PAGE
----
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Types of balloons not designed for intrauterine use that may be effective if an intrauterine balloon is not available (all are single-use and off-label)

Types of balloons not designed for intrauterine use that may be effective if an intrauterine balloon is not available (all are single-use and off-label)
Type Composition Manufacturer-recommended maximum fill volume Actual filling capacity (as demonstrated by in vitro studies)*[9] Maximum time Features/original design Limitations
Rusch urologic hydrostatic balloon[1] Natural latex 500 to 1500 mL Not reported 24 hours
  • Potential for large volume of inflation
  • Off-label use
Sengstaken-Blakemore Tube[2,3] Natural latex 250 mL (gastric balloon) 3350 mL 24 hours
  • Two-balloon catheter designed originally to stop bleeding from esophageal varices
  • Off-label use
  • Long tip on catheter must be trimmed to aid proper placement
Condom catheter[2,4-6] Latex, plastic, lambskin 200 to 500 mL[7] 4750 mL 24 hours
  • Condom affixed to a straight urinary catheter
  • Kit designed for and tested in resource-poor settings
  • May assemble out of available local resources
  • Very low cost
  • Requires assembly
  • Need to clamp catheter to avoid efflux of fluid filling balloon
  • Single lumen catheter, which may not allow egress of blood from uterus
Glove catheter[8] Nonlatex surgical glove affixed by a tie to a catheter Fill until the balloon starts to bulge at the cervix Not reported 24 hours
  • Option for resource-poor settings
  • Very low cost
  • Requires assembly
  • Need to clamp catheter to avoid efflux of fluid filling balloon
  • Single lumen catheter, which may not allow egress of blood from uterus
* Actual filling capacity (prior to balloon rupture) may be higher than the maximum manufacturer-recommended fill volumes and is important to note if instillation of additional fluid is required to effectively stop bleeding.
References:
  1. Lau MS, Tee JC. Use of a large Rusch hydrostatic catheter balloon to control postpartum haemorrhage resulting from a low placental implantation. Singapore Med J 2009; 50:e321.
  2. Seror J, Allouche C, Elhaik S. Use of Sengstaken-Blakemore tube in massive postpartum hemorrhage: a series of 17 cases. Acta Obstet Gynecol Scand 2005; 84:660.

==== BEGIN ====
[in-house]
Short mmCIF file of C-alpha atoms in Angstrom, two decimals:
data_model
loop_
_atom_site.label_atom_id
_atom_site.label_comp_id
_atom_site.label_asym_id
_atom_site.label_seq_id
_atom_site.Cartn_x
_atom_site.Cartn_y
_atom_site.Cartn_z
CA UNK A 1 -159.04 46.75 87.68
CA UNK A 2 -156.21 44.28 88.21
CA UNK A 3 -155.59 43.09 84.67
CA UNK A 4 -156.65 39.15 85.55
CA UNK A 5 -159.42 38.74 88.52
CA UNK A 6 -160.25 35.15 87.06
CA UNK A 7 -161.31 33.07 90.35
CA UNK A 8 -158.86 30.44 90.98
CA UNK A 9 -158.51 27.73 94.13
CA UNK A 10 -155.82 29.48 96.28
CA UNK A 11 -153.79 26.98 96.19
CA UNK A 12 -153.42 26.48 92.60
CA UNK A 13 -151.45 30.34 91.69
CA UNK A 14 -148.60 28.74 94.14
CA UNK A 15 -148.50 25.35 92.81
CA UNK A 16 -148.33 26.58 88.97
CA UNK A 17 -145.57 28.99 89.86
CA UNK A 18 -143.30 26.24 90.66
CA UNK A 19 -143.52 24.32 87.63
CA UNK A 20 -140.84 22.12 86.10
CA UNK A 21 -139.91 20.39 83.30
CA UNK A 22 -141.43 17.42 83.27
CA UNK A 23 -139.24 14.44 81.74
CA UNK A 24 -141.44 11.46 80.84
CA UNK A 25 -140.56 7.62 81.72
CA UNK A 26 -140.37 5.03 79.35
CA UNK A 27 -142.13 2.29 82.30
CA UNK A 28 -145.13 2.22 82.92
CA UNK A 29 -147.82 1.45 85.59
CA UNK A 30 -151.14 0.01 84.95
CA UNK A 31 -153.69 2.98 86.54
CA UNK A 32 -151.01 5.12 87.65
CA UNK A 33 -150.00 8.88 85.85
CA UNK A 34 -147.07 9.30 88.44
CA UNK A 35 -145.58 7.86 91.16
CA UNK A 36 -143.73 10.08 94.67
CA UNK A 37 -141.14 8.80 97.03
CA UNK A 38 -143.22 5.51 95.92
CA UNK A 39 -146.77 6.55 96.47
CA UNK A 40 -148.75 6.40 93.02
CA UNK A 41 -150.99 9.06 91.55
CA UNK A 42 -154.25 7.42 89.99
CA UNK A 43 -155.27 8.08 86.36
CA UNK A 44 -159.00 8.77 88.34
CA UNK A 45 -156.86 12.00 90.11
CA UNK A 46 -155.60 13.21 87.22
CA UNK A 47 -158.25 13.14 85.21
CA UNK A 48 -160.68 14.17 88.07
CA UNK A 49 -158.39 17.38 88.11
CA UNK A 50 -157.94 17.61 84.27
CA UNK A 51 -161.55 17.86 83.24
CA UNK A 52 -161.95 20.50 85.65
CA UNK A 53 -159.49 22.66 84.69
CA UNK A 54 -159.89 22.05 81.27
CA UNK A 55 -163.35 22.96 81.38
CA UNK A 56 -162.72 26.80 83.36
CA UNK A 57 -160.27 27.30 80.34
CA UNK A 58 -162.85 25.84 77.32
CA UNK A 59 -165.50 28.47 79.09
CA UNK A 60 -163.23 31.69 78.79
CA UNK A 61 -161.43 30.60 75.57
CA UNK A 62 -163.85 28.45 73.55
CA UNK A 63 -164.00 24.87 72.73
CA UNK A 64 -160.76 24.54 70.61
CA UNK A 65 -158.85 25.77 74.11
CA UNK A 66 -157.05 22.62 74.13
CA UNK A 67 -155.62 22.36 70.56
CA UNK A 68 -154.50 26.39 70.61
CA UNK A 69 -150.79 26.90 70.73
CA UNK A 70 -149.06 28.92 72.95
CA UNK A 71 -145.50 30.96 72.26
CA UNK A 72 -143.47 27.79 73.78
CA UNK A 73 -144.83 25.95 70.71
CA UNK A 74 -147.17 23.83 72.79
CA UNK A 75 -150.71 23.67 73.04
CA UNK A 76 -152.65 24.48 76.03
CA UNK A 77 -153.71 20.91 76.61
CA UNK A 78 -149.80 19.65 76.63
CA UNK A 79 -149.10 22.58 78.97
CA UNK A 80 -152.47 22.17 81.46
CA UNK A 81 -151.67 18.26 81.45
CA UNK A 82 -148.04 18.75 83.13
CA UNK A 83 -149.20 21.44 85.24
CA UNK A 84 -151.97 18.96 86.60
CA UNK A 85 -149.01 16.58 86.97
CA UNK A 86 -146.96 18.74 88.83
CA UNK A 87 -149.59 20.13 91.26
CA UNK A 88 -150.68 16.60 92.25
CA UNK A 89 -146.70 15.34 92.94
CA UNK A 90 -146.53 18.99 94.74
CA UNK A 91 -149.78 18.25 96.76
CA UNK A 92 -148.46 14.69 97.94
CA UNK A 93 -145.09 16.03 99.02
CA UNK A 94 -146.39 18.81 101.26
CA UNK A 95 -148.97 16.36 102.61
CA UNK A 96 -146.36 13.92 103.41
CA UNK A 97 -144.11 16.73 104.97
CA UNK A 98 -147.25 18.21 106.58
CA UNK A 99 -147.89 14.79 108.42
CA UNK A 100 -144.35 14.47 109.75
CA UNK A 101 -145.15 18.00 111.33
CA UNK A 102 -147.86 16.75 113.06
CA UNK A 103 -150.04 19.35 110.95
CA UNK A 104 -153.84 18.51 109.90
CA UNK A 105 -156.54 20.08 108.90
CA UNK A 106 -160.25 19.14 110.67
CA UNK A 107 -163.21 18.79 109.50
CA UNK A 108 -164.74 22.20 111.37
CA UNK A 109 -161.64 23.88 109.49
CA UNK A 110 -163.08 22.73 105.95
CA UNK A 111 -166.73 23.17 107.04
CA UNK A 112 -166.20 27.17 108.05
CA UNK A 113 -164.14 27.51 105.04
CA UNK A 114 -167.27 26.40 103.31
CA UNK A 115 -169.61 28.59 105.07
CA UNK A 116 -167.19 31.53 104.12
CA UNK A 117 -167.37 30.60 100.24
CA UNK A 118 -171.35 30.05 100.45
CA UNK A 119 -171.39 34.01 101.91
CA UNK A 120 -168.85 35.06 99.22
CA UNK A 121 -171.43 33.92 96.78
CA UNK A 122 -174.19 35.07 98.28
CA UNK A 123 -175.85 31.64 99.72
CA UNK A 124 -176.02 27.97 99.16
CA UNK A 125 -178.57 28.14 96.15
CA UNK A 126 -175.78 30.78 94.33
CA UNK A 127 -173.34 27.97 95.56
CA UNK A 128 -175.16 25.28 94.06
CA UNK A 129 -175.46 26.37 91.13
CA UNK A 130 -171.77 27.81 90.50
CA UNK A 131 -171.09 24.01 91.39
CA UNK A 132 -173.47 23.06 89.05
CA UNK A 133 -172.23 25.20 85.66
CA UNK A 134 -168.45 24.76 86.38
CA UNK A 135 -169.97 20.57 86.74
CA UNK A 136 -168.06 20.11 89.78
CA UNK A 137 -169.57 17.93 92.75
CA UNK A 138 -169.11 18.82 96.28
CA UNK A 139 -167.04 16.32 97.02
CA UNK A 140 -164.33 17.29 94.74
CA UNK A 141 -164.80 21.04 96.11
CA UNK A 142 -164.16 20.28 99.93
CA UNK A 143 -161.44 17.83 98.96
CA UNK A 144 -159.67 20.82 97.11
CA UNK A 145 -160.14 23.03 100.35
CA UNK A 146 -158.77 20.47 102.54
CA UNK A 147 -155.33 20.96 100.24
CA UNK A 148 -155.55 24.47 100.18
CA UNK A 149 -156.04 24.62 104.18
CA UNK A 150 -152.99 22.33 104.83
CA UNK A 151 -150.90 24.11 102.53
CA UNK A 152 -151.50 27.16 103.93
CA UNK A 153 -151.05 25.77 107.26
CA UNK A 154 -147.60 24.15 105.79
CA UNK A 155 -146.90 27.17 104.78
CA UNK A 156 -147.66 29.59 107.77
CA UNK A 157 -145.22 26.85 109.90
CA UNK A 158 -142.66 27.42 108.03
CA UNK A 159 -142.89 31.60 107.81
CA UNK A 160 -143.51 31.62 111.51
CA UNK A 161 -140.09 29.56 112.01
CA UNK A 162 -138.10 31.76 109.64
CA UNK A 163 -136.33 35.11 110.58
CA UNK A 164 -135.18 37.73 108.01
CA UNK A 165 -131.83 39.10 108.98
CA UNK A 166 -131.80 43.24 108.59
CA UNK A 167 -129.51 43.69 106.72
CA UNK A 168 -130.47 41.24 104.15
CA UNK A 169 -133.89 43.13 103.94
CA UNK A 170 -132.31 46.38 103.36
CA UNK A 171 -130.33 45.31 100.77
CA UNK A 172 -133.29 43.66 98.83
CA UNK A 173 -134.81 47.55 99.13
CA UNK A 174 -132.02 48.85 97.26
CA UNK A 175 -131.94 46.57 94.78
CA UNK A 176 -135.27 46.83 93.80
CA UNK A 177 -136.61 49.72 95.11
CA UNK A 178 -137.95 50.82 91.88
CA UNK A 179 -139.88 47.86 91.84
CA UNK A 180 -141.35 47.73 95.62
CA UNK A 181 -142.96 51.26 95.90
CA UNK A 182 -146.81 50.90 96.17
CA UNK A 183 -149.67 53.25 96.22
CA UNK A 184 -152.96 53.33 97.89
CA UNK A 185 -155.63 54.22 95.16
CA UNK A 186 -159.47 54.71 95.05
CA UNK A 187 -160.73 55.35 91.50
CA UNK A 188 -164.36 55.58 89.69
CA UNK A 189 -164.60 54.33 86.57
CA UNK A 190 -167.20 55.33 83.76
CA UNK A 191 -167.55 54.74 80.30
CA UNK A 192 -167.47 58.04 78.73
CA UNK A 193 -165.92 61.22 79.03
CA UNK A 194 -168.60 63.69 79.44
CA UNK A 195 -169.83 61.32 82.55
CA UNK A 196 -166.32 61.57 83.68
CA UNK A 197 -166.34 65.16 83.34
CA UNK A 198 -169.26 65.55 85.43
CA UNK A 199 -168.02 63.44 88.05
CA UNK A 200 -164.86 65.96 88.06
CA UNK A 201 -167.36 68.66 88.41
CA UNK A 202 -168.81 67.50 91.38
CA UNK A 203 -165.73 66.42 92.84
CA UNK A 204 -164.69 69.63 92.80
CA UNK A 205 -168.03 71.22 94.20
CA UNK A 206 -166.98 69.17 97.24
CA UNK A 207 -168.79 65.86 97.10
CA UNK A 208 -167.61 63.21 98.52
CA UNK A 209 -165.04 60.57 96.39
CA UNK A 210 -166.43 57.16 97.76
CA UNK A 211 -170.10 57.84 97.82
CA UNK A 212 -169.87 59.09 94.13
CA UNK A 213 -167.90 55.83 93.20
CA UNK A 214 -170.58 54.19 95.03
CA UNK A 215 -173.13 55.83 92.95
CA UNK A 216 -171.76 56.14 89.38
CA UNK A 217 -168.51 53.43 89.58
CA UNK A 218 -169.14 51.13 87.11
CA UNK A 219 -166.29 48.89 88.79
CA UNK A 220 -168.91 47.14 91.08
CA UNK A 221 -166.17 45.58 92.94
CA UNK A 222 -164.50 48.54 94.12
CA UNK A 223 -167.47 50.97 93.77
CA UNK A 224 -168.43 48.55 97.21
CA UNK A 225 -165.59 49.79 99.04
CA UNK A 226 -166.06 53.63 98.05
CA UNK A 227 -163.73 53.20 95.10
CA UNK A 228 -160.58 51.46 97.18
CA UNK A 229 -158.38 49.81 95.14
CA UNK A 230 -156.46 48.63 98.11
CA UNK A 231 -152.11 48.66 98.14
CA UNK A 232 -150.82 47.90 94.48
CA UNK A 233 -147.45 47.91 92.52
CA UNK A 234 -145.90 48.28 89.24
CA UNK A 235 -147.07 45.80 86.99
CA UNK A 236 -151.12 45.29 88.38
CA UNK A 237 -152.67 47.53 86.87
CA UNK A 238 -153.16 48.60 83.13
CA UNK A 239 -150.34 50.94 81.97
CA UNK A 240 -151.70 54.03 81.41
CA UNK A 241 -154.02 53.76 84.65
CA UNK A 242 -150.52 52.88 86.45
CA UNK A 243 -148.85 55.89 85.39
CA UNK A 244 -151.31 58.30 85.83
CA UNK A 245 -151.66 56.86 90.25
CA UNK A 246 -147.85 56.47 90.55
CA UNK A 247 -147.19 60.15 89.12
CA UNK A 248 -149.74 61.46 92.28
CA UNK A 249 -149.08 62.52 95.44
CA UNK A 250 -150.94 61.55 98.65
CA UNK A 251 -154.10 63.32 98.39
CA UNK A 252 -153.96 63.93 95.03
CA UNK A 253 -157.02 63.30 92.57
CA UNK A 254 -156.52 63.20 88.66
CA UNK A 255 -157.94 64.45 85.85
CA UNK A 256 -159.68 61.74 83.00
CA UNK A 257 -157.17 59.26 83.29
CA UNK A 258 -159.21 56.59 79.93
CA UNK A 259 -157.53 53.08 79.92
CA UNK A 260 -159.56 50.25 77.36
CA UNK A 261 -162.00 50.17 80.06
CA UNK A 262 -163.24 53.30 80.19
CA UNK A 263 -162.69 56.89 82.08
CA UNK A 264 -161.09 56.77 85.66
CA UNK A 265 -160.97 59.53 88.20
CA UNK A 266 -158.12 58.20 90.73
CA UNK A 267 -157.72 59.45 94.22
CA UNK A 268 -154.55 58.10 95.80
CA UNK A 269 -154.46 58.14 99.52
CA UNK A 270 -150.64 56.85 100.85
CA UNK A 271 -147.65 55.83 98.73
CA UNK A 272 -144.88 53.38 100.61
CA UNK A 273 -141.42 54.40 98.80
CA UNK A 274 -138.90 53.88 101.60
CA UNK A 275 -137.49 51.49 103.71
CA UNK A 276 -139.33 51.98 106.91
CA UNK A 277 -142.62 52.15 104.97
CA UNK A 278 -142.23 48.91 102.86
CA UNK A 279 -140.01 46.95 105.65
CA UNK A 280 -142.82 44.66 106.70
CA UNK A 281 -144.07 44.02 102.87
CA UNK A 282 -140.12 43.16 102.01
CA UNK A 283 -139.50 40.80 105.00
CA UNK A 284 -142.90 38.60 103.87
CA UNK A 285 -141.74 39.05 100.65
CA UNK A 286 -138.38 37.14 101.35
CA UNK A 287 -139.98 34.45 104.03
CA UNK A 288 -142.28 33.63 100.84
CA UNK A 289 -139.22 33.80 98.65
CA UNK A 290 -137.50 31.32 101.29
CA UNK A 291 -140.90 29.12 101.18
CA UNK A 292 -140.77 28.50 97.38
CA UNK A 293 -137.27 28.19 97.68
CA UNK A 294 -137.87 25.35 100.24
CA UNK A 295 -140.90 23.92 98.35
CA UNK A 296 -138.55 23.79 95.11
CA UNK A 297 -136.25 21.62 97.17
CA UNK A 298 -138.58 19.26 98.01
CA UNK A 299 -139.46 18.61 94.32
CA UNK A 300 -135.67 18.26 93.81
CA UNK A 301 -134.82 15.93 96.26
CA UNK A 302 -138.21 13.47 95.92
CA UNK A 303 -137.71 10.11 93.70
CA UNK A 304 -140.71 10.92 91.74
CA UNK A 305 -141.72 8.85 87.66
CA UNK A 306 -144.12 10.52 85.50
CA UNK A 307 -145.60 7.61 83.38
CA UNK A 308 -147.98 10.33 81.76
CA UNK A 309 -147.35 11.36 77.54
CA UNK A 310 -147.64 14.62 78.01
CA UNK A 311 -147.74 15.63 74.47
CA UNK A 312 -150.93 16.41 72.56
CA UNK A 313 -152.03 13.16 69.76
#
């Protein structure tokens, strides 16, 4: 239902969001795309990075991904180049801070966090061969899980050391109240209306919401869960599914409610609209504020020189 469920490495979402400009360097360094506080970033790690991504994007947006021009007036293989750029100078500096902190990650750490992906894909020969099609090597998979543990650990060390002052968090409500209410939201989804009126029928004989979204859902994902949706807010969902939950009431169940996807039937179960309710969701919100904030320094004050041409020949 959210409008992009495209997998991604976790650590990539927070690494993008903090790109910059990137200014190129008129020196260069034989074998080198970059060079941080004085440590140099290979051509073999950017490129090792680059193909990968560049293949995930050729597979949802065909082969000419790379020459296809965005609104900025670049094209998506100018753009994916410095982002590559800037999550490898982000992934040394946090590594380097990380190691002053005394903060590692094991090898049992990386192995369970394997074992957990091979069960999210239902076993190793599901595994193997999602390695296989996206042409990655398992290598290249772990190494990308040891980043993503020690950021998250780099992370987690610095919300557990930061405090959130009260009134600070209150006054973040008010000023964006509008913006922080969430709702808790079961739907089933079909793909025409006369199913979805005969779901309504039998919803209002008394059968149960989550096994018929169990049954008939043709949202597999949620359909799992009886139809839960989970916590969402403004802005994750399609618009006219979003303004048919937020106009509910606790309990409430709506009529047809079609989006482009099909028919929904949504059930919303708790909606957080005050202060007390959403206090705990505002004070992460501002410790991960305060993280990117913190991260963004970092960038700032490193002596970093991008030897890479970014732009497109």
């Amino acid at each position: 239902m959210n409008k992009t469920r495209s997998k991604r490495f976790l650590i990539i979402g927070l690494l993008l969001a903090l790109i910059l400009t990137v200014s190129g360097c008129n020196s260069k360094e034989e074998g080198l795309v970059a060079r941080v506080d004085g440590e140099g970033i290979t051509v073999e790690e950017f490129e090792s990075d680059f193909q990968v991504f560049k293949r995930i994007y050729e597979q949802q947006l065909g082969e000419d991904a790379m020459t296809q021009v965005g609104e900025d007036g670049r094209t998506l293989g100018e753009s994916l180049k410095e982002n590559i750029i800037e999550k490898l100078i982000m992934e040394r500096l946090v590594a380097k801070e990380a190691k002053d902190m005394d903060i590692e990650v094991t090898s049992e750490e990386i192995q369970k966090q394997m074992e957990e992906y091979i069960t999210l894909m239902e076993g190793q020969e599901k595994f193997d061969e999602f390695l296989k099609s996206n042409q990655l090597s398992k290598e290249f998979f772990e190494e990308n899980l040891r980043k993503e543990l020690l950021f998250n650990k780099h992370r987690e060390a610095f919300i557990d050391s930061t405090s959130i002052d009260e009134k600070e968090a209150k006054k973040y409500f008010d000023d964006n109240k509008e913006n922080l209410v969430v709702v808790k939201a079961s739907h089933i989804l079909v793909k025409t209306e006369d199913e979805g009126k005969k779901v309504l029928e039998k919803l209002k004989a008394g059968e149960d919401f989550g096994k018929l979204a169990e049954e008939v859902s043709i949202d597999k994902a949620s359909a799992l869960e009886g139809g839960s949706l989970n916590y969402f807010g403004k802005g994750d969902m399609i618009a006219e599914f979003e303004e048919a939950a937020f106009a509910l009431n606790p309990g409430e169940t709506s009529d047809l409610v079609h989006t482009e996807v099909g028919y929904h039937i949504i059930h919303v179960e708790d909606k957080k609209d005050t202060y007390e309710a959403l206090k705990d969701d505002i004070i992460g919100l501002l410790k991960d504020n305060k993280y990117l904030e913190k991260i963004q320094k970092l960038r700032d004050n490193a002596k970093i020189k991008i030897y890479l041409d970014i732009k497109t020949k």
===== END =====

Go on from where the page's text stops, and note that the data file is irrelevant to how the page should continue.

3. Ishii T, Sawada K, Koyama S, et al. Balloon tamponade during cesarean section is useful for severe post-partum hemorrhage due to placenta previa. J Obstet Gynaecol Res 2012; 38:102.
  4. Mvundura M, Kokonya D, Abu-Haydar E, et al. Cost-effectiveness of condom uterine balloon tamponade to control severe postpartum hemorrhage in Kenya. Int J Gynaecol Obstet 2017; 137:185.
  5. Kandeel M, Sanad Z, Ellakwa H, et al. Management of Postpartum Hemorrhage With Intrauterine Balloon Tamponade Using a Condom Catheter in an Egyptian Setting. Int J Gynaecol Obstet 2016; 135:272.
  6. Thapa K, Malla B, Pandey S, Amatya S. Intrauterine Condom Tamponade in Management of Post Partum Haemorrhage. J Nepal Health Res Counc 2010; 8:19.
  7. Mollazadeh-Moghaddam K, Dundek M, Bellare A, et al. Mechanical Properties of the Every Second Matters for Mothers-Uterine Balloon Tamponade (ESM-UBT) Device: In Vitro Tests. AJP Rep 2019; 9:e376.
  8. Baskett TF. Surgical management of severe obstetric hemorrhage: experience with an obstetric hemorrhage equipment tray. J Obstet Gynaecol Can 2004; 26:805.
  9. Antony KM, Racusin DA, Belfort MA, Dildy GA 3rd. Under Pressure: Intraluminal Filling Pressures of Postpartum Hemorrhage Tamponade Balloons. AJP Rep 2017; 7:e86.
Courtesy of Karin A. Fox, MD, MEd.
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